This state of affairs is changing fast. Today, print on demand technologies have made printing and delivering physical books far less costly, and as a result, a book can be nearly any length the author desires. The age of trimming down or fluffing up a book to suit the ideals of the printing process are behind us in a practical sense.
That doesn’t mean we’ve moved on in perception, however. We’re still in a transition stage when it comes to determining what length a book should be. Our experiences with books for generations has been the same length, same look, same texture and weight, and it will be some time before we can fully move on to new standards and learn feel the same nostalgia for a 70-page book as a 250-page book. It will likely be even longer before we can accept a book without weight, a book with interactive media, a book that doesn’t feel like a book. Eventually these things will become commonplace, and new standards will arise that kill our perception of how ebooks should be. It’s the nature of nostalgia to cling to things that remind us of moments in time. New technologies, and the work produced with them, lack such history. Initially, at least.
Like music, though, publishing will change. Like songs, the written word will adjust to fit the confines of its new technological reality. And like recorded sounds, this will be amazing in some ways, leading to new innovations and concepts and experiences, and in other ways it will kill the magic of what we’ve come to know. It will be uncomfortable and disconcerting. It will be a process some will work through while others cling to the familiar at the expense of their exposure to novelty.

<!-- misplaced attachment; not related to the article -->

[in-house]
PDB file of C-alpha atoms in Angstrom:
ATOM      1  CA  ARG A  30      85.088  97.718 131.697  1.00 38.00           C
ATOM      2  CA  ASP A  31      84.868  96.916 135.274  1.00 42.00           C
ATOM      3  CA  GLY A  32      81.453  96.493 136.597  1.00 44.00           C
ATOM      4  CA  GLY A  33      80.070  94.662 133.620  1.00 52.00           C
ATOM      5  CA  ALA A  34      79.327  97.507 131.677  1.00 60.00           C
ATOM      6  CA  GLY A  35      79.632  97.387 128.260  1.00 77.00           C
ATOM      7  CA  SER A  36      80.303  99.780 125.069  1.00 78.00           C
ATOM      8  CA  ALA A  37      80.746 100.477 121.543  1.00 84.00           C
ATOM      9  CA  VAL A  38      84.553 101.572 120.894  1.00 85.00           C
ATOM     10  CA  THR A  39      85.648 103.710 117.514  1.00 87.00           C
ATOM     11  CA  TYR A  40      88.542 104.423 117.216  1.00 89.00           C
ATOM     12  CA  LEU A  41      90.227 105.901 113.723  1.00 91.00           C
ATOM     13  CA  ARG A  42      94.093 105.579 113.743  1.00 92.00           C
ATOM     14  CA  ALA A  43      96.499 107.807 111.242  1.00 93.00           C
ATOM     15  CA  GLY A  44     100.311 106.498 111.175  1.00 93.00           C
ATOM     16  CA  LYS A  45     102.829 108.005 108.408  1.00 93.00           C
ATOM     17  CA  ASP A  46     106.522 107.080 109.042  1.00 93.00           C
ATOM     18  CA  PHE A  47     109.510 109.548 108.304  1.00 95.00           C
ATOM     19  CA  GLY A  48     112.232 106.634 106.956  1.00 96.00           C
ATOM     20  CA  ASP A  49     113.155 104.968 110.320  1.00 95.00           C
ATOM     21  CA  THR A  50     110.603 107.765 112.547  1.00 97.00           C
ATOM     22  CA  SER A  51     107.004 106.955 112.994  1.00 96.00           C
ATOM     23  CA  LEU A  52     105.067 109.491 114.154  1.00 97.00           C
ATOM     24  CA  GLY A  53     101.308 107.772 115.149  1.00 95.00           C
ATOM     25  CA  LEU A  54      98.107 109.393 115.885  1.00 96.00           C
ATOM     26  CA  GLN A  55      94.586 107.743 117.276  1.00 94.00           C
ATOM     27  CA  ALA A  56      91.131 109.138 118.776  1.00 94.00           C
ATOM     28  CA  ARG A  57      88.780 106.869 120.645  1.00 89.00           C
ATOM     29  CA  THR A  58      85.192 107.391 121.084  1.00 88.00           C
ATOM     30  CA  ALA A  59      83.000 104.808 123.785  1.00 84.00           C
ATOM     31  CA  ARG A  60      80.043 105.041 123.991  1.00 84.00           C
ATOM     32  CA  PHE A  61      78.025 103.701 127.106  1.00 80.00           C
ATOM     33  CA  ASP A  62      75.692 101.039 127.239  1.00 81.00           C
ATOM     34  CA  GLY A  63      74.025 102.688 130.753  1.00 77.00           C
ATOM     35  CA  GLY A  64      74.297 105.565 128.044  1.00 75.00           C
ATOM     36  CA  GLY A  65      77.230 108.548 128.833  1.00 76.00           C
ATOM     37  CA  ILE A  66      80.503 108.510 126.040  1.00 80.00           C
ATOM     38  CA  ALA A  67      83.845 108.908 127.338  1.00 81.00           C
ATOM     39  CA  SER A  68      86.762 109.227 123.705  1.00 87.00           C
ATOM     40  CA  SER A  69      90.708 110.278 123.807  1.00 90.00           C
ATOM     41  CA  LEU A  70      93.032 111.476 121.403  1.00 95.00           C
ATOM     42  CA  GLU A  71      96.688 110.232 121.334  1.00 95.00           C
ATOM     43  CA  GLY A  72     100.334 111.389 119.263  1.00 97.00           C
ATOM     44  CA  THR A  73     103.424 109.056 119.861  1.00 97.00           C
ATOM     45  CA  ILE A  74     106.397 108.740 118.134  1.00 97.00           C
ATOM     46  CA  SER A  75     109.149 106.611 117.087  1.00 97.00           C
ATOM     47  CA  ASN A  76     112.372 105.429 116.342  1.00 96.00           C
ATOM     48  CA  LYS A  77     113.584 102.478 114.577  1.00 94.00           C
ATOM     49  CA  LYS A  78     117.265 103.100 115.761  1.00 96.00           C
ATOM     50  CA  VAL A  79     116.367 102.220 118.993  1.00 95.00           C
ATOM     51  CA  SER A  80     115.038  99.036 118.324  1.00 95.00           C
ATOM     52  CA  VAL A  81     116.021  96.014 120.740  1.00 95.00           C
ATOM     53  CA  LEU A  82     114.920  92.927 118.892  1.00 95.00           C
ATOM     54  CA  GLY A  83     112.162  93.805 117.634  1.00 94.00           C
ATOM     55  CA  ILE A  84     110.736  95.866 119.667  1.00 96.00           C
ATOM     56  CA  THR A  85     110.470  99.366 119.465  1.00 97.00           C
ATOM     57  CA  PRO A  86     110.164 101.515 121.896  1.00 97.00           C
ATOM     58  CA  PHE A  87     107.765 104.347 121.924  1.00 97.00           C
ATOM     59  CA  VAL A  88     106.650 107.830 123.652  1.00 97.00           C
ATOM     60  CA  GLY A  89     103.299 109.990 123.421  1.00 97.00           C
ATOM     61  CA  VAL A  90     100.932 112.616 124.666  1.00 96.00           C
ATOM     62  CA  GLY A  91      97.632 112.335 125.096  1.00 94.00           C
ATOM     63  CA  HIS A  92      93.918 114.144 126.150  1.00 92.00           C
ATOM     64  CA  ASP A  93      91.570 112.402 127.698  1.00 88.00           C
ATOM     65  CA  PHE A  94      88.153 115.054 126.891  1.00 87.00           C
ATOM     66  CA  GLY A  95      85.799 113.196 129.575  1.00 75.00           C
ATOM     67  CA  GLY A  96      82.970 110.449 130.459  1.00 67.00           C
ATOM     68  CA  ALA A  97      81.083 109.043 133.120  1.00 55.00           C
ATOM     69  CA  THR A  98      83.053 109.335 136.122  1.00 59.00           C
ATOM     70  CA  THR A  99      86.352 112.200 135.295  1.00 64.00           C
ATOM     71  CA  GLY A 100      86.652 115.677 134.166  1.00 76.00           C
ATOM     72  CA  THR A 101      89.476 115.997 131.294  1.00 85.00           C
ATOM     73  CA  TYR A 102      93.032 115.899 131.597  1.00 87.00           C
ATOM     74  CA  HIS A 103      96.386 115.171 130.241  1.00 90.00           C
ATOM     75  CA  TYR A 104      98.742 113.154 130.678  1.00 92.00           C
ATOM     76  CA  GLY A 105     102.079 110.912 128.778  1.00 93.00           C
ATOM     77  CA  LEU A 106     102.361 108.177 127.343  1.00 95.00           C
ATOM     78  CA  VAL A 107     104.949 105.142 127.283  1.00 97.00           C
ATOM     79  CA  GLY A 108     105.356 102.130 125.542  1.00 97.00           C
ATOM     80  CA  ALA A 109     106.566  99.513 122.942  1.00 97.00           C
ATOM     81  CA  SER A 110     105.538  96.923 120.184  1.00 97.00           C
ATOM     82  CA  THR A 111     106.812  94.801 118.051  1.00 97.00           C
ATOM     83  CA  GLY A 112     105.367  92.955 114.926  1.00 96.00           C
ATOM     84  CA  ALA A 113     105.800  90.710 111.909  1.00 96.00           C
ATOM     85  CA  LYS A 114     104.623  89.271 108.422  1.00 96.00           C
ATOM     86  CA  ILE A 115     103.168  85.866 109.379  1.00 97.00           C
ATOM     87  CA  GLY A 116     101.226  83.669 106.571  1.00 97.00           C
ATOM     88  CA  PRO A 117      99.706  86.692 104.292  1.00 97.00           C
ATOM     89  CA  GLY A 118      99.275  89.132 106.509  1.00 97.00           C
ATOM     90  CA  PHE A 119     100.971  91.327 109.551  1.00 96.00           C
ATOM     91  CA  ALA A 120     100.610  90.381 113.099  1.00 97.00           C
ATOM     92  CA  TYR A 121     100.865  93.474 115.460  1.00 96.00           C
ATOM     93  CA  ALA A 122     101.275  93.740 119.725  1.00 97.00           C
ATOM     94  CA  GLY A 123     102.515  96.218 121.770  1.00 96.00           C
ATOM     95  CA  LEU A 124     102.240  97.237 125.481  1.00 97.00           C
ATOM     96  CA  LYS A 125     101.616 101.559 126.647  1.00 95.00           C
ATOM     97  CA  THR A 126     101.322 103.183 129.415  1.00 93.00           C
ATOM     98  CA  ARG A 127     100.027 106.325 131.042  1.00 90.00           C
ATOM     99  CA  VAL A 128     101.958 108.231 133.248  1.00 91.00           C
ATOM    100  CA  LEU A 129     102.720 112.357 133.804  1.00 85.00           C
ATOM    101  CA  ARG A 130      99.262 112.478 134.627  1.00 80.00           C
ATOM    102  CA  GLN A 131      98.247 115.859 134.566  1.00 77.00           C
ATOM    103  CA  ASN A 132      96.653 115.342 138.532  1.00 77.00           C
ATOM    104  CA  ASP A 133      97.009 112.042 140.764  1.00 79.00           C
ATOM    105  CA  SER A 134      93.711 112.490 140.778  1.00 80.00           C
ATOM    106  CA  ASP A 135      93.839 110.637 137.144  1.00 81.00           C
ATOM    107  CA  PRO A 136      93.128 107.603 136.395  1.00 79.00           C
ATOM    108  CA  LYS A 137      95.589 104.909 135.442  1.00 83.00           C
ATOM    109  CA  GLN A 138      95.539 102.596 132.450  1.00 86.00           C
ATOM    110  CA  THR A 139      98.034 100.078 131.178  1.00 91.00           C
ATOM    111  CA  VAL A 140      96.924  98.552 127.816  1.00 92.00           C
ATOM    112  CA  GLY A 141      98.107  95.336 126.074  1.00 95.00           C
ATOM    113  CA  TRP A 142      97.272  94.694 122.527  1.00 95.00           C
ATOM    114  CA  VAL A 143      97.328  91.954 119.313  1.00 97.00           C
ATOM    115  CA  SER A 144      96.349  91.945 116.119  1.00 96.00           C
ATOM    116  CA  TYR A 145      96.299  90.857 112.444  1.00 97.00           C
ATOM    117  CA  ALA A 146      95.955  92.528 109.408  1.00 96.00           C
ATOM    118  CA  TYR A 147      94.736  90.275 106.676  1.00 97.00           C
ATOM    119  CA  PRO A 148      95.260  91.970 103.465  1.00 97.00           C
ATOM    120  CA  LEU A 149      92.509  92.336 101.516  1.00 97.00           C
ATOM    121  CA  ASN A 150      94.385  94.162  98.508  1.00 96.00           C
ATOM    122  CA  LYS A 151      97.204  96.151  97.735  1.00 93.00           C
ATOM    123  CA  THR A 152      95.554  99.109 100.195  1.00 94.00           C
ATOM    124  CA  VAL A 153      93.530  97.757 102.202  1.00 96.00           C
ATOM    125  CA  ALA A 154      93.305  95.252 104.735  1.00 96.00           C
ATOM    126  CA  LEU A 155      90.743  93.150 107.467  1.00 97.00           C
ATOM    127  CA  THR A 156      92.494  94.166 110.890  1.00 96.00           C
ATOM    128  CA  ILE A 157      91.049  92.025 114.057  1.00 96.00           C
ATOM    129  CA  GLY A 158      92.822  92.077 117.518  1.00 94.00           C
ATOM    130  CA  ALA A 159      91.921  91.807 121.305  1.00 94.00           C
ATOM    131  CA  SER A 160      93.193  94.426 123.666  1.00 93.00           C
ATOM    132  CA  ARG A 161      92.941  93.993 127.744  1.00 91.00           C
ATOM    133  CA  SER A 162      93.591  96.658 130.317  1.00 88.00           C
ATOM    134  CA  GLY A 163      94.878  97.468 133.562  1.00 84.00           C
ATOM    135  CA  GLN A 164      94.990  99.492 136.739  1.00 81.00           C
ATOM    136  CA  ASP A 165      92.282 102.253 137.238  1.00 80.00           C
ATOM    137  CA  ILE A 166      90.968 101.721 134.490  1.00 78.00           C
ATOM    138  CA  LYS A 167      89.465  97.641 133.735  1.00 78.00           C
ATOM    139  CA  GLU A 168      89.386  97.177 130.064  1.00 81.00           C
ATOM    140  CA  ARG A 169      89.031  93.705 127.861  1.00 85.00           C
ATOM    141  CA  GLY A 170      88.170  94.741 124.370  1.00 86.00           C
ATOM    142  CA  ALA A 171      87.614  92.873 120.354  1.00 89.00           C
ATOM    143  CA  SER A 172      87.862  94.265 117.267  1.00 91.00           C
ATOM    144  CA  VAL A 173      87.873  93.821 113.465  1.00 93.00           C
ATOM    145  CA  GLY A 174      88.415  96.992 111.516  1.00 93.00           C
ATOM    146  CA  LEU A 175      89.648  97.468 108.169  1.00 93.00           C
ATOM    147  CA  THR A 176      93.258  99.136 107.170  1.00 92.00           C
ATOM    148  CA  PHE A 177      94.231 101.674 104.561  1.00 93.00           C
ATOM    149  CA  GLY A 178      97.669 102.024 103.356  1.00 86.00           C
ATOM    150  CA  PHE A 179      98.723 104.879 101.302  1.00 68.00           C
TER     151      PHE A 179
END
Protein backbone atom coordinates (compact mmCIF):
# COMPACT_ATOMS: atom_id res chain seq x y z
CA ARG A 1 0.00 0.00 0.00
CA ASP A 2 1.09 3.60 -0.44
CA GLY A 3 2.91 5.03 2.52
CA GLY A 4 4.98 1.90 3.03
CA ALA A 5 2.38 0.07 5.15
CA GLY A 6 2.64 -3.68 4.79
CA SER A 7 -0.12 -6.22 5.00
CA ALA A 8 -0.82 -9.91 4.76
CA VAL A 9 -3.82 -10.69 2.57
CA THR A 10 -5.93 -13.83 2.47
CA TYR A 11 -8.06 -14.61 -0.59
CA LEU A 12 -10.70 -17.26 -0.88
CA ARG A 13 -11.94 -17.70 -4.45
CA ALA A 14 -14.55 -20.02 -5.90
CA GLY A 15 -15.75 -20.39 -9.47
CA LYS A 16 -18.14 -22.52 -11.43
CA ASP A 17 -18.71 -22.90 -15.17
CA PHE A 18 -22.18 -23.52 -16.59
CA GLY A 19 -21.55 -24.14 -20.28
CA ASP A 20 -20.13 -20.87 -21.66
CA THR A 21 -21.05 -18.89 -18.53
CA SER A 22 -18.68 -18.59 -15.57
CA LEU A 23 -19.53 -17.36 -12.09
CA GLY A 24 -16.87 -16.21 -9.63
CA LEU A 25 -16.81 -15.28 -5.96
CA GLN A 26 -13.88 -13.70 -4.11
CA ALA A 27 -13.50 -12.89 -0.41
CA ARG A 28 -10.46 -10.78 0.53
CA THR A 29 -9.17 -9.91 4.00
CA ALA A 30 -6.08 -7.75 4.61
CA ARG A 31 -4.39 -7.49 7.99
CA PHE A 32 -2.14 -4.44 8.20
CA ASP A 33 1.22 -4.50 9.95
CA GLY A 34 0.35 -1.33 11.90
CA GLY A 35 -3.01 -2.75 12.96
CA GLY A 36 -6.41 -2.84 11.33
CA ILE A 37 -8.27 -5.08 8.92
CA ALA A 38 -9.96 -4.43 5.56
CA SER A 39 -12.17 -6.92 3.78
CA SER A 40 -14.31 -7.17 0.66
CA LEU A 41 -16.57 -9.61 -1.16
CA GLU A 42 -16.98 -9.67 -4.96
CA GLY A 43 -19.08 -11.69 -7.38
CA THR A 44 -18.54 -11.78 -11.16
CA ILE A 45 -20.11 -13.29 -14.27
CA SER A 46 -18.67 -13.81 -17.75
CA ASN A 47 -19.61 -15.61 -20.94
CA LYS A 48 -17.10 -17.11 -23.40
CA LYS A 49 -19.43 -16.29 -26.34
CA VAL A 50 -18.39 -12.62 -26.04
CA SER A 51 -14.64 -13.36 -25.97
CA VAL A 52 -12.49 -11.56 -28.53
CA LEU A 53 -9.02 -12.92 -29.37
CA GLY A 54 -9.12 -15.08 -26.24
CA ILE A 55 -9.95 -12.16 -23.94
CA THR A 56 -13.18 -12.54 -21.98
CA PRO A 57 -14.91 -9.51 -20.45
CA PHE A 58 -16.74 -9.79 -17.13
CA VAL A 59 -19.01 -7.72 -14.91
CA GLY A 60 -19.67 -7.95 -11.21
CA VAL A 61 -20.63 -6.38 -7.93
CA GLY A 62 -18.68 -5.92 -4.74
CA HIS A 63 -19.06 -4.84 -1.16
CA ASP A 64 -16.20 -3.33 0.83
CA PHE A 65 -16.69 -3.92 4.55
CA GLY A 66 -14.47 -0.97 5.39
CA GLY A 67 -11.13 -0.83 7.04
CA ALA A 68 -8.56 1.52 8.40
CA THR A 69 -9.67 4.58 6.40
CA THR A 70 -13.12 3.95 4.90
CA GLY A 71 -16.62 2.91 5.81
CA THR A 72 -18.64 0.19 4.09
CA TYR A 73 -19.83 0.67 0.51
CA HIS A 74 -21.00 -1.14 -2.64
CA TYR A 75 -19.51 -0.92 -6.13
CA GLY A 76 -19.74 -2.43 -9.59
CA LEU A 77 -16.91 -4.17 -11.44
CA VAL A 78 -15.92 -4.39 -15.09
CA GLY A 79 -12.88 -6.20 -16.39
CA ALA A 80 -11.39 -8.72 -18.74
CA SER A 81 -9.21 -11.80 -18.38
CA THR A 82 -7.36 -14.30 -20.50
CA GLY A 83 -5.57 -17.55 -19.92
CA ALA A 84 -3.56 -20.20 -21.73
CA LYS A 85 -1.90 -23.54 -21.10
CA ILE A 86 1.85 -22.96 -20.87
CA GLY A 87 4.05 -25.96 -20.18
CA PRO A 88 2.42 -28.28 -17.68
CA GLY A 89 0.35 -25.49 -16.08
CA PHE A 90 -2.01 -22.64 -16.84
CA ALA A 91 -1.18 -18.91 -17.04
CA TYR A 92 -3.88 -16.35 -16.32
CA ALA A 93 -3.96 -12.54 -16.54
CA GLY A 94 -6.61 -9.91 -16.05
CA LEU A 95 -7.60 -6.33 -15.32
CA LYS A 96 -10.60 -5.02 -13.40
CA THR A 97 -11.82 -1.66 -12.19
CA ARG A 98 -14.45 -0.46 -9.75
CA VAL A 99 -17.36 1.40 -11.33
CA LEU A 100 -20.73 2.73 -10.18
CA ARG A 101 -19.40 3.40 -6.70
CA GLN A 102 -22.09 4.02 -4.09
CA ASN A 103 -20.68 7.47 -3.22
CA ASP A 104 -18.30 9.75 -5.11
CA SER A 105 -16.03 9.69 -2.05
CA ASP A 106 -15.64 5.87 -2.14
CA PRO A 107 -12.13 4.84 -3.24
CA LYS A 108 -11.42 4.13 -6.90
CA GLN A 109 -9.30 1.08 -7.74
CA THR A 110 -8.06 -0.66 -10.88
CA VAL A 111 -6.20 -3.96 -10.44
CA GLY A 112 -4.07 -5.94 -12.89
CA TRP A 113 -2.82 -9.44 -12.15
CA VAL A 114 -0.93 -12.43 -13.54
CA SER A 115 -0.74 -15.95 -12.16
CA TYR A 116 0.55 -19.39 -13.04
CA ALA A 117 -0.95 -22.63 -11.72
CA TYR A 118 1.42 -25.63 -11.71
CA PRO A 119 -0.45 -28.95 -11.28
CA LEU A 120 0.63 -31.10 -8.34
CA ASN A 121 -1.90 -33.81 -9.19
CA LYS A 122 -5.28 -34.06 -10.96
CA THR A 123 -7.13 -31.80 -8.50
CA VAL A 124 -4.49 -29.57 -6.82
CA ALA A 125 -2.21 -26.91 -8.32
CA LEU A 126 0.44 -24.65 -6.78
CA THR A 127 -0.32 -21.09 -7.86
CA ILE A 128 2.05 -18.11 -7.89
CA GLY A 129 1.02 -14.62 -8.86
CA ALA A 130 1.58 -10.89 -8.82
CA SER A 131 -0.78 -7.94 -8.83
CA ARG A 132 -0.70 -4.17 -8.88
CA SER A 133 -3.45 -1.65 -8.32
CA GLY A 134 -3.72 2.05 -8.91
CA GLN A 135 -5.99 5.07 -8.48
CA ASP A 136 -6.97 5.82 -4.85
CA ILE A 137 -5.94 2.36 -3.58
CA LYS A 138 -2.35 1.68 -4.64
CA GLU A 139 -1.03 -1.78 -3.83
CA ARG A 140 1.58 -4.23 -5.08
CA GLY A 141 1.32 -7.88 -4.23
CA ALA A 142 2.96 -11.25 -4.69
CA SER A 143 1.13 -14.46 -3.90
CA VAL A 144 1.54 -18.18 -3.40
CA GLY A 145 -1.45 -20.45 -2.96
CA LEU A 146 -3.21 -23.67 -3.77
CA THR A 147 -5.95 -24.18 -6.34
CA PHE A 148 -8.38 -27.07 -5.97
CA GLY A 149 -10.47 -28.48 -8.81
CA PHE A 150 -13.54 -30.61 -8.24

I think there’s value to be had in both old and new, and I think many people share this feeling. You can see this in the analog movement in the music world, and a similar movement is happening within publishing, with a renewed focus placed on handmade and limited edition physical works. These throwback methods work best, I think, when paired with forward-facing digital editions, but there will be some who always prefer the old to the exclusion of the new, and there’s nothing wrong with that. There’s value in both tradition and innovation.